UNITED STATES of America, Appellee, v. Wayne FABIAN, Defendant-Appellant.
Defendant-Appellant Wayne Fabian moves, pro se, to recall the December 2002 mandate affirming his conviction. The motion is DENIED.
Fabian was convicted after a jury trial in the Eastern District of New York on two counts of conspiracy to commit robbery in violation of the Hobbs Act, 18 U.S.C. § 1951; one count of attempted Hobbs Act robbery; and one count of brandishing a weapon during a crime of violence. The Hobbs Act prohibits robberies that “obstruct[ ], delay[ ], or affect[ ] [interstate] commerce.” 18 U.S.C. § 1951(a). Evidence at trial showed that Fabian robbed people he believed to be loan sharks and drug dealers. The district court instructed the jury that loansharking and drug trafficking affected interstate commerce and that, if the jury found the purpose of the conspiracies was to obtain proceeds from loansharking and drug trafficking, it should find the interstate-commerce element of the Hobbs Act to be satisfied.
In December 2002, we affirmed Fabian's conviction, rejecting his argument that the Government failed to prove that his crimes affected interstate commerce. We held that, as a matter of law, drug dealing and loansharking have an effect on interstate commerce. See United States v. Fabian, 312 F.3d 550, 555-56 (2d Cir.2002). That same month, we issued the mandate affirming Fabian's conviction.
In May 2004, Fabian, pro se, moved to vacate his sentence pursuant to 28 U.S.C. § 2255. Fabian argued, among other things, that the jury instructions that drug trafficking and loansharking affected interstate commerce violated his rights to due process and a jury trial. While that motion was pending in the district court, this Court held that the Government must prove beyond a reasonable doubt that a defendant's conduct affected interstate commerce under the Hobbs Act, abrogating in part our decision affirming Fabian's conviction. See United States v. Parkes, 497 F.3d 220, 229-30 (2d Cir.2007). Shortly after the Court decided Parkes, the district court denied Fabian's § 2255 motion, holding that Parkes did not entitle Fabian to relief. In February 2008, we denied Fabian's motion for a certificate of appealability.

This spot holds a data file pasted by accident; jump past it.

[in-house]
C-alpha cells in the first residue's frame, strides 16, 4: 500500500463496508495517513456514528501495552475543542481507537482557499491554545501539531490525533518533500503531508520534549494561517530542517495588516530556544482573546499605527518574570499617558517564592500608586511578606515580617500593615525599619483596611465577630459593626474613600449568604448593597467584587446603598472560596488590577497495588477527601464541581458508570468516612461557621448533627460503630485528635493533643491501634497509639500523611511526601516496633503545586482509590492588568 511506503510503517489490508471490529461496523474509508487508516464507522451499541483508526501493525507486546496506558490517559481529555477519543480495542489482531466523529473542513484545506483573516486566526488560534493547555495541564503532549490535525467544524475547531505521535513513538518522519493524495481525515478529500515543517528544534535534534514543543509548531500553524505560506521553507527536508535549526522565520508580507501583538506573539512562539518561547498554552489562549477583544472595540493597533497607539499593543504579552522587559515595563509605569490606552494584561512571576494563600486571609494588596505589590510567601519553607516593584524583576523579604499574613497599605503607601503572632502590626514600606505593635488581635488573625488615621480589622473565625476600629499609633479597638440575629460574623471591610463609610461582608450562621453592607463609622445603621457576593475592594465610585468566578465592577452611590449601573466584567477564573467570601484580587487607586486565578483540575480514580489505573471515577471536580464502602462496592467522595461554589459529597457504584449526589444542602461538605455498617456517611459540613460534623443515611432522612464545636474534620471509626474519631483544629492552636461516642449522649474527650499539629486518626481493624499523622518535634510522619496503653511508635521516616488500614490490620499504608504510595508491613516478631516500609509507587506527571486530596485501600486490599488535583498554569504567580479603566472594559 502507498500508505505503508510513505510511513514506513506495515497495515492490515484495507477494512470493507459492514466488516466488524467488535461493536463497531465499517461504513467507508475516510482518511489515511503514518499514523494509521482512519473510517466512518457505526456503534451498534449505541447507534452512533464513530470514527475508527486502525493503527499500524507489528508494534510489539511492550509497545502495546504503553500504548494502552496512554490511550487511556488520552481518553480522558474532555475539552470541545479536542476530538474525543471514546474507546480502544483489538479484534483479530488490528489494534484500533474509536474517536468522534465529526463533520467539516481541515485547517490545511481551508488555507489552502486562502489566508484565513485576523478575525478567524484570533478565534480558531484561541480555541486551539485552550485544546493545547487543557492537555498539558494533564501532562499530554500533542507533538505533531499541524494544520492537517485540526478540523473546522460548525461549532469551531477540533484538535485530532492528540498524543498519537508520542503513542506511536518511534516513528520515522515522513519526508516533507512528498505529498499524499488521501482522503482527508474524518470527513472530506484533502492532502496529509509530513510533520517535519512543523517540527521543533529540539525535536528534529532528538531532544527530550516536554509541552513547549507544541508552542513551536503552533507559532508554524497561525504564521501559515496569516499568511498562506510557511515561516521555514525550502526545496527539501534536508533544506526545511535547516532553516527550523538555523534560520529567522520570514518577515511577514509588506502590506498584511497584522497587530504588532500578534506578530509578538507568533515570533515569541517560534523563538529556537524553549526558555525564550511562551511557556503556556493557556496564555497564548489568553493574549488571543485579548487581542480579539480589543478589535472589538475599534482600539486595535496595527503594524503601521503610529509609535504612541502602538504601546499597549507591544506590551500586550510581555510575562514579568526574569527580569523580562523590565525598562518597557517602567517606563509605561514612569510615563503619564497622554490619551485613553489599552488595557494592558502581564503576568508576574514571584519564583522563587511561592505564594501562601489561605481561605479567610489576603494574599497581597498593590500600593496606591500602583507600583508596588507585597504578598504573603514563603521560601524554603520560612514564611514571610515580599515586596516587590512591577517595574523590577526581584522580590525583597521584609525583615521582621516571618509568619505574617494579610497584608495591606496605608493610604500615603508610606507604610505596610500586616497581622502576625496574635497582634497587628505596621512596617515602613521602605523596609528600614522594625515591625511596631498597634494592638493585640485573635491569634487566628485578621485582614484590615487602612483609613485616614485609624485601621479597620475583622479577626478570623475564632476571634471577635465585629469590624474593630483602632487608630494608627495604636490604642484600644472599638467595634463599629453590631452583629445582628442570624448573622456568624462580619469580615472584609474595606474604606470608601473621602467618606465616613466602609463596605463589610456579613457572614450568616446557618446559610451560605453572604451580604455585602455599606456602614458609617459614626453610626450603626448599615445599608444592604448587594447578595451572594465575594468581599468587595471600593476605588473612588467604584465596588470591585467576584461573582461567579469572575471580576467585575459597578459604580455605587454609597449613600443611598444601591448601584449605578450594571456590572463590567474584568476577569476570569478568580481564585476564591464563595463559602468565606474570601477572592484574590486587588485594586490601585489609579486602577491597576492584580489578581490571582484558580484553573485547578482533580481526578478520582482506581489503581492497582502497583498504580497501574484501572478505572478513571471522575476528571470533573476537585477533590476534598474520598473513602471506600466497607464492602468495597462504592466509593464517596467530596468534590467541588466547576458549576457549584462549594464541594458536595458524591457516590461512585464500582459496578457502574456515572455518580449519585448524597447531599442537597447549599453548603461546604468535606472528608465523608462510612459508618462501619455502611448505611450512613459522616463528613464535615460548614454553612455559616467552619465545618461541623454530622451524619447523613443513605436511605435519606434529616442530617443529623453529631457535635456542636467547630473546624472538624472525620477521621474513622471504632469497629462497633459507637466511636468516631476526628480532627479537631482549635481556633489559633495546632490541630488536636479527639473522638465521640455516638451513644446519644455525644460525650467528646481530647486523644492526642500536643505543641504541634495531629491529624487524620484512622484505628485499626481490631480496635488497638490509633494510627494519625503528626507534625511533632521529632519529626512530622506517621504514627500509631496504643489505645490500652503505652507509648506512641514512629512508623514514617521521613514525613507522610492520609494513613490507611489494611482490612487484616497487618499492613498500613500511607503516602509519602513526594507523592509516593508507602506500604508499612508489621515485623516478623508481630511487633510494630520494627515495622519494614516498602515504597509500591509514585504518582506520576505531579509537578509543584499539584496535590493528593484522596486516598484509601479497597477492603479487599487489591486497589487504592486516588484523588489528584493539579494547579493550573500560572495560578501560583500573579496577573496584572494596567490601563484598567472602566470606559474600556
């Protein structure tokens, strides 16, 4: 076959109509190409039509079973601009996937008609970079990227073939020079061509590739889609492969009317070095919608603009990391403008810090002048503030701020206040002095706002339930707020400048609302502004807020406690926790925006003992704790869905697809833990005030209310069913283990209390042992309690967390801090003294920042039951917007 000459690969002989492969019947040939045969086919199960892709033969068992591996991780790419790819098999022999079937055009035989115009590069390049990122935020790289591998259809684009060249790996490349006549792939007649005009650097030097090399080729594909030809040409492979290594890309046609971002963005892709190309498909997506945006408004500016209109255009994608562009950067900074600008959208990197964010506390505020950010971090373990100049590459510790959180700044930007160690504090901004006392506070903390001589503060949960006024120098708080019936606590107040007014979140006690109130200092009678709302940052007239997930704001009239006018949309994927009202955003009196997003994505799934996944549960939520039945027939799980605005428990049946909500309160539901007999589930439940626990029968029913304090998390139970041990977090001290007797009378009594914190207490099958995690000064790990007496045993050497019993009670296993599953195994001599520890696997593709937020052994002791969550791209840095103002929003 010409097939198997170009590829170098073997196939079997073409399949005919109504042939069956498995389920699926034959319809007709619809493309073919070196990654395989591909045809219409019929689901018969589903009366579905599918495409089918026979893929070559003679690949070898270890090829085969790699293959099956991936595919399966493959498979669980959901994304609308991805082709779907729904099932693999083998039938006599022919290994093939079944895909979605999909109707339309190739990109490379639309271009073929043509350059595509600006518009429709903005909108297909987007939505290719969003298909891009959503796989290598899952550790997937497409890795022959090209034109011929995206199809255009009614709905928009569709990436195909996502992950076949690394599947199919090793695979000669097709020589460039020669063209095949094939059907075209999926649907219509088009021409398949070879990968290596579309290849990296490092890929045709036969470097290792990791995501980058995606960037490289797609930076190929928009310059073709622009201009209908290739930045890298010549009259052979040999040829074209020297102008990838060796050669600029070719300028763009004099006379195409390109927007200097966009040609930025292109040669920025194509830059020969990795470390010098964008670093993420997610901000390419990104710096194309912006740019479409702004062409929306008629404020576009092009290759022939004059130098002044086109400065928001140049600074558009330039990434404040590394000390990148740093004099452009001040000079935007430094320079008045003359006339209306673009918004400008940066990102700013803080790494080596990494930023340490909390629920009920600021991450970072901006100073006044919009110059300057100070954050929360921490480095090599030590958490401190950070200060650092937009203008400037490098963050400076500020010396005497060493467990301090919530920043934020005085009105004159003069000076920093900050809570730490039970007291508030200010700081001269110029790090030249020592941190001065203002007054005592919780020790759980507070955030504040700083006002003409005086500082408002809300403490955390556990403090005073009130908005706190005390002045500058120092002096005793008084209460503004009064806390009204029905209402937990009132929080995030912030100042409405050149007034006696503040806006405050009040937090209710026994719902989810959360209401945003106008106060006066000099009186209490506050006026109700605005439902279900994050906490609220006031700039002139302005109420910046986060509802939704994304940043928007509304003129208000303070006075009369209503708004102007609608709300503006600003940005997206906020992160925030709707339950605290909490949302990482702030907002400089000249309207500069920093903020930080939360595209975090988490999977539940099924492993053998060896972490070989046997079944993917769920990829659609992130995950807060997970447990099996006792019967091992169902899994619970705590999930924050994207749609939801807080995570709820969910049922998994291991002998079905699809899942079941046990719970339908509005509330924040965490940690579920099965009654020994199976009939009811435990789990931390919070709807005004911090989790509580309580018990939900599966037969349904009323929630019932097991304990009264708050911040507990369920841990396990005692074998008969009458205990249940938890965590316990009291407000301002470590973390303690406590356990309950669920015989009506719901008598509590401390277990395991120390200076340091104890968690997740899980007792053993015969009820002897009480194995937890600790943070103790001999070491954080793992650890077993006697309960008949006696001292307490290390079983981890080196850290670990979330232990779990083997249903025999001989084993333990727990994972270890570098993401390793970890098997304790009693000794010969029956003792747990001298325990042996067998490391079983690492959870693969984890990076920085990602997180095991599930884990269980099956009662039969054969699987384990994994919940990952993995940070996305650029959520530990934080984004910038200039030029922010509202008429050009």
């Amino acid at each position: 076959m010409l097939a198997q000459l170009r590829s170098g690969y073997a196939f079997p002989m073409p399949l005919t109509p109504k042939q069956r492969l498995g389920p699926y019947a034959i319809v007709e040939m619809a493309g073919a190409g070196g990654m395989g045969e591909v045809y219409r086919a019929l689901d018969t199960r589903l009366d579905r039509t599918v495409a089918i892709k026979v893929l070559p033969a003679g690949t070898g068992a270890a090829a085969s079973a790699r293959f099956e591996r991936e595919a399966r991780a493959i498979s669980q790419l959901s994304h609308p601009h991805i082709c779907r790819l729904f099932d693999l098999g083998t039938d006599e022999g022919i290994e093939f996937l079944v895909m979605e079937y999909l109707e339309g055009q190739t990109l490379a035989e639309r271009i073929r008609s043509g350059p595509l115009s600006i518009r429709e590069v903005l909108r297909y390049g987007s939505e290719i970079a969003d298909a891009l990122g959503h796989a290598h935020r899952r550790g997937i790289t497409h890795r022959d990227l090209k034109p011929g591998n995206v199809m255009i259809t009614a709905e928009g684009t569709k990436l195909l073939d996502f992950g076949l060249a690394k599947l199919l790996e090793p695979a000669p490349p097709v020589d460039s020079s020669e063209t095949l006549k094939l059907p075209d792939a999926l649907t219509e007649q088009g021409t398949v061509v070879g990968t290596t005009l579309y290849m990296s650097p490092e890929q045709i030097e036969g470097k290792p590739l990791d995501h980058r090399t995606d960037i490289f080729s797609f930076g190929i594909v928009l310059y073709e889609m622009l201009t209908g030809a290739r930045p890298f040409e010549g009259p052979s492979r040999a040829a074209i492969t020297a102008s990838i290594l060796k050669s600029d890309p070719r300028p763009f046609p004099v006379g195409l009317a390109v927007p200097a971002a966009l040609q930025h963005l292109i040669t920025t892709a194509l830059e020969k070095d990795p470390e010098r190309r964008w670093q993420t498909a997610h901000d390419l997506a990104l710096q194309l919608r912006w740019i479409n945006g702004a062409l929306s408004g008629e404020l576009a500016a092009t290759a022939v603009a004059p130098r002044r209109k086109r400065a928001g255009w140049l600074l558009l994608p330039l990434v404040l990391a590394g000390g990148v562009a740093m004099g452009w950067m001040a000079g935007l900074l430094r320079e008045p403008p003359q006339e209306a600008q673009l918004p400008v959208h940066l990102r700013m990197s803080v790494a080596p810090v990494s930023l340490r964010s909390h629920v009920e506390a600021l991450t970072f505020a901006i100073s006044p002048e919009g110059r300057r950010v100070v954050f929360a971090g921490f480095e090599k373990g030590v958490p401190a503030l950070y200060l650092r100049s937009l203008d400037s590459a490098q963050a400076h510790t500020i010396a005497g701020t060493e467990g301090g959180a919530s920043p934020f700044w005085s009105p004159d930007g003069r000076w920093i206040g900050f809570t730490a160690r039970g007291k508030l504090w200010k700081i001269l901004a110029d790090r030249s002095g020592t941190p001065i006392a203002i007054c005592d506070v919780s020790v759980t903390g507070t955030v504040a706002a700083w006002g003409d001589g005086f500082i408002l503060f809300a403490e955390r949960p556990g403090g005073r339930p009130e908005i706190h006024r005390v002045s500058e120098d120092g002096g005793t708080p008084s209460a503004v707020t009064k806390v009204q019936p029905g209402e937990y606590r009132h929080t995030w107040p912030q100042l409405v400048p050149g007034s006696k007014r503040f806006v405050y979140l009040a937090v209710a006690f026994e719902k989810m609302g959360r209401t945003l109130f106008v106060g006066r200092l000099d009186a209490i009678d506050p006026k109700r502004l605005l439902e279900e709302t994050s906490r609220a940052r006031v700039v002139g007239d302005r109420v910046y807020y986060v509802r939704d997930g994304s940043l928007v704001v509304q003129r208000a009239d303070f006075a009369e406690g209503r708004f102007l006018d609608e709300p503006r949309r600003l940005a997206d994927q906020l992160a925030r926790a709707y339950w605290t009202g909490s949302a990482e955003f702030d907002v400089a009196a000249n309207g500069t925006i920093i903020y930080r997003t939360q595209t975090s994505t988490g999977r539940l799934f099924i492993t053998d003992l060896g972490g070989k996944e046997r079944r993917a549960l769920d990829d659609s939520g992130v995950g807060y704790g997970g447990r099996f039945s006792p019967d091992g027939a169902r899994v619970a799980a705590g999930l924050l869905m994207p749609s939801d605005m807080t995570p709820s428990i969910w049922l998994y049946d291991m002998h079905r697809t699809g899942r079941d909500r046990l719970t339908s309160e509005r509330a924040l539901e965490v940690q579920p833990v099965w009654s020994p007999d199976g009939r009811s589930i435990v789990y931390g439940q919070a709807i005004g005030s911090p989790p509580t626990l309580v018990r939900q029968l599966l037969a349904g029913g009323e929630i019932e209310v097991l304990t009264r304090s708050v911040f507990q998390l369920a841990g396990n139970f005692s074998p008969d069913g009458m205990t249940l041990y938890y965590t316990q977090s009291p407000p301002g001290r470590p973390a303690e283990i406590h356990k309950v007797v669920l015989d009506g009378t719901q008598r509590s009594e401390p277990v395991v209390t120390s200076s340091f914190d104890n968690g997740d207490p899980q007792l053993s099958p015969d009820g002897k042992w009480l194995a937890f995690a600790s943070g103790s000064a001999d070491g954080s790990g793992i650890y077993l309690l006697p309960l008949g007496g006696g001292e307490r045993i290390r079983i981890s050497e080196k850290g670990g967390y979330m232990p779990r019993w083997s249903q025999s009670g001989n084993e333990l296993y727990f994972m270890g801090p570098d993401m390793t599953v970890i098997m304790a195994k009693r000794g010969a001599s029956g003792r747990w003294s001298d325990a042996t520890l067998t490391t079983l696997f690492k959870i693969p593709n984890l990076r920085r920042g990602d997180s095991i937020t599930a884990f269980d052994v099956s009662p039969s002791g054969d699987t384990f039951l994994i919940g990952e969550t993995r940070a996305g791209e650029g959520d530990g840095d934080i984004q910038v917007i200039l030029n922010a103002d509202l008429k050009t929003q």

Fabian now moves to recall the 2002 mandate affirming his conviction.
We have held that when a defendant moves to recall the mandate based on intervening precedent that calls into question the merits of the decision affirming his conviction, we construe the motion as one to vacate the defendant's sentence pursuant to 28 U.S.C. § 2255. See Bottone v. United States, 350 F.3d 59, 63 (2d Cir.2003). The defendant in Bottone had previously filed an unsuccessful § 2255 motion, and we denied the motion to recall the mandate because it did not satisfy the standard for filing a second or successive motion. See id. at 62-63. Section 2255 “is generally the proper vehicle for a federal prisoner's challenge to his conviction and sentence,” Jiminian v. Nash, 245 F.3d 144, 146-47 (2d Cir.2001), and it prevents a defendant from filing a second collateral challenge unless we determine that the motion is based on newly discovered evidence demonstrating that no reasonable factfinder would have found the defendant guilty, or “a new rule of constitutional law, made retroactive to cases on collateral review by the Supreme Court, that was previously unavailable,” 28 U.S.C. § 2255(h).
Bottone is controlling here. Fabian relies on this Court's decision in Parkes to argue that his conviction was wrongly upheld. He therefore “questions the merits of the underlying decision” affirming his conviction. Bottone, 350 F.3d at 63. Because this motion would be Fabian's second under § 2255, he must demonstrate that it is based on newly discovered evidence or a new rule of constitutional law made retroactive by the Supreme Court. See 28 U.S.C. § 2255(h). He has done neither. Fabian presents no new evidence, and, even assuming Parkes established a new constitutional rule, the Supreme Court has not made any such new rule retroactive to cases on collateral review. Therefore, Fabian cannot file a second § 2255 motion. As we have said, a defendant “cannot evade the successive petition restrictions of 28 U.S.C. § 2255 ․ by framing his claims as a motion to recall the mandate.” Bottone, 350 F.3d at 63.
For the foregoing reasons, the motion to recall the mandate, construed as an application to file a second or successive § 2255 motion, is DENIED.